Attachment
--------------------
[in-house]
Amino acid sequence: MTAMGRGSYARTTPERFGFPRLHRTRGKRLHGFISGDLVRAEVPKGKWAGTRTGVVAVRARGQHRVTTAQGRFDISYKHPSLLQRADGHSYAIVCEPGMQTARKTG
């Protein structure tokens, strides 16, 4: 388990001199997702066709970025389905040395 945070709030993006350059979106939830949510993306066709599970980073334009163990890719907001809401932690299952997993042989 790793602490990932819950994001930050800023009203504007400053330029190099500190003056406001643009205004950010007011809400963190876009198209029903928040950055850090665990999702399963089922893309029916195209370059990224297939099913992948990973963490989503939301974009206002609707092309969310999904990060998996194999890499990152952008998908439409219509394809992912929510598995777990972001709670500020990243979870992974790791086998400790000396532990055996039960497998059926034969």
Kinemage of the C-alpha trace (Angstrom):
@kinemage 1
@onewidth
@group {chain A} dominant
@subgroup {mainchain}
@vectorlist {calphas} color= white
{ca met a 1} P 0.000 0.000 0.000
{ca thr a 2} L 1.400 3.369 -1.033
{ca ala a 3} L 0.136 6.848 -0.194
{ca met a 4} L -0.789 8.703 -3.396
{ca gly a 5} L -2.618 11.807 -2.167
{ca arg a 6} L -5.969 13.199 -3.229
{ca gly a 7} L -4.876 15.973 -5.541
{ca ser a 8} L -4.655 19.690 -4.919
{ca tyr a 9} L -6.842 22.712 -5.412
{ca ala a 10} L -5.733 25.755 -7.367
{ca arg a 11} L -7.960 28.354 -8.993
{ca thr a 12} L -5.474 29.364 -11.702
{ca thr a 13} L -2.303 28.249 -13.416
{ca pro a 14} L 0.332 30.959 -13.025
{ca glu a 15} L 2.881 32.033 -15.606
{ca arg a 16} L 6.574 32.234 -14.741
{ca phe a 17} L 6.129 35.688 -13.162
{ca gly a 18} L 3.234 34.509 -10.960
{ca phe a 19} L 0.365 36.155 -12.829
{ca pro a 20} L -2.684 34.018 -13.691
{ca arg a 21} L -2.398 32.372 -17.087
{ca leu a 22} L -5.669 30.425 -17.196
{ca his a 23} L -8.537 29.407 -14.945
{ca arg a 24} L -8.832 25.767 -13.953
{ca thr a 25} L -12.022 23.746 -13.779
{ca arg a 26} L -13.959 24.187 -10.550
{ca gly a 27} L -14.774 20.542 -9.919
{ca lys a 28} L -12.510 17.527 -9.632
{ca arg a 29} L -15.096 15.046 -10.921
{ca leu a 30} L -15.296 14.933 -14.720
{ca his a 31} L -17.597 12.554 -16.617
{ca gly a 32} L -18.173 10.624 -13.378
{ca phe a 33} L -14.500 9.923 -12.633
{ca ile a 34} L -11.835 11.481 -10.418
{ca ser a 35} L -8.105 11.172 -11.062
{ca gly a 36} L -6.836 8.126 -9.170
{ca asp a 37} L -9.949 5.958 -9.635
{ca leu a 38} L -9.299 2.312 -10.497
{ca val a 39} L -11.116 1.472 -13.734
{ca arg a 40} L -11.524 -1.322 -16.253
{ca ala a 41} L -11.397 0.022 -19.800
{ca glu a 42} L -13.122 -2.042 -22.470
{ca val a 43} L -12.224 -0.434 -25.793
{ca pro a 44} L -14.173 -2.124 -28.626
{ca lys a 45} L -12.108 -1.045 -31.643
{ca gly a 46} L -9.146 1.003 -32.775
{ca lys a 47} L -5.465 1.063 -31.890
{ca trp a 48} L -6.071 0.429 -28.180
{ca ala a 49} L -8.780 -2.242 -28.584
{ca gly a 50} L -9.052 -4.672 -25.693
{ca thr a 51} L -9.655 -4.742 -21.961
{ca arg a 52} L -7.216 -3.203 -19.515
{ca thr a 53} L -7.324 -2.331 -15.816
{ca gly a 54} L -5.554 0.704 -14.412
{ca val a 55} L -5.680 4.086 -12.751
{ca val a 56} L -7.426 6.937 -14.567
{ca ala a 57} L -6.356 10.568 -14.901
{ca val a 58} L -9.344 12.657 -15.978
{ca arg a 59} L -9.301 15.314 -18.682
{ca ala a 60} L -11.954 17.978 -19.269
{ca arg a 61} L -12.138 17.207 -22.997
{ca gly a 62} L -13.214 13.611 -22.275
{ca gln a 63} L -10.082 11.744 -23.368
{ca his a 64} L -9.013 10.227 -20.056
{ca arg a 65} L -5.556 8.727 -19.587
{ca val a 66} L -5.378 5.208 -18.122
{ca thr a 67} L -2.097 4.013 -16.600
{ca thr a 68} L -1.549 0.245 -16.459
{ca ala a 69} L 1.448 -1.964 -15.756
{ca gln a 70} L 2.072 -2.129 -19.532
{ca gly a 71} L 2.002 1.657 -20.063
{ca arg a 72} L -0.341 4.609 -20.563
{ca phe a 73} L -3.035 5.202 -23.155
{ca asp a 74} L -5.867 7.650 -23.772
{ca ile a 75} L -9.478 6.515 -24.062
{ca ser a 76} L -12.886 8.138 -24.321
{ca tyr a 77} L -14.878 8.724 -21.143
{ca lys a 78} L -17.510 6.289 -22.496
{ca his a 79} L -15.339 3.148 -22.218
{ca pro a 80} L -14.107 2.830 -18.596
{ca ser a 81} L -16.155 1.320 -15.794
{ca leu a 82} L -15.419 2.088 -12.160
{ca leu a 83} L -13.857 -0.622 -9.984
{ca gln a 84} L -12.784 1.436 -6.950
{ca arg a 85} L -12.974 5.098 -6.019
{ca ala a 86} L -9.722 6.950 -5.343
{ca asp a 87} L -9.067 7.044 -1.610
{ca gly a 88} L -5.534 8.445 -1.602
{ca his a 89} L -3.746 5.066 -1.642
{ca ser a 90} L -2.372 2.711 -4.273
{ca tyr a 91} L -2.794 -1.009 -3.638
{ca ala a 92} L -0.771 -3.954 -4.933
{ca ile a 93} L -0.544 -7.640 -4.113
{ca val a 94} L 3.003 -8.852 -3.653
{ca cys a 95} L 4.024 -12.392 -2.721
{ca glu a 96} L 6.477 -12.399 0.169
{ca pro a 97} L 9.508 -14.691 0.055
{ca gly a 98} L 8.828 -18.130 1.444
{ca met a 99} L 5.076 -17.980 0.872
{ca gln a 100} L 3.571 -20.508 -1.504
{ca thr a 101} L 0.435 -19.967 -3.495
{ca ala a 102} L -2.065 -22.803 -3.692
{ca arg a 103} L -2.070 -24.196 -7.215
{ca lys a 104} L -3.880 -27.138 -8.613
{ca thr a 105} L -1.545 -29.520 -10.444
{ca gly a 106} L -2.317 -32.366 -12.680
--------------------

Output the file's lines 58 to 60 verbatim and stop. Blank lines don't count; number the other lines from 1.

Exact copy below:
{ca ala a 49} L -8.780 -2.242 -28.584
{ca gly a 50} L -9.052 -4.672 -25.693
{ca thr a 51} L -9.655 -4.742 -21.961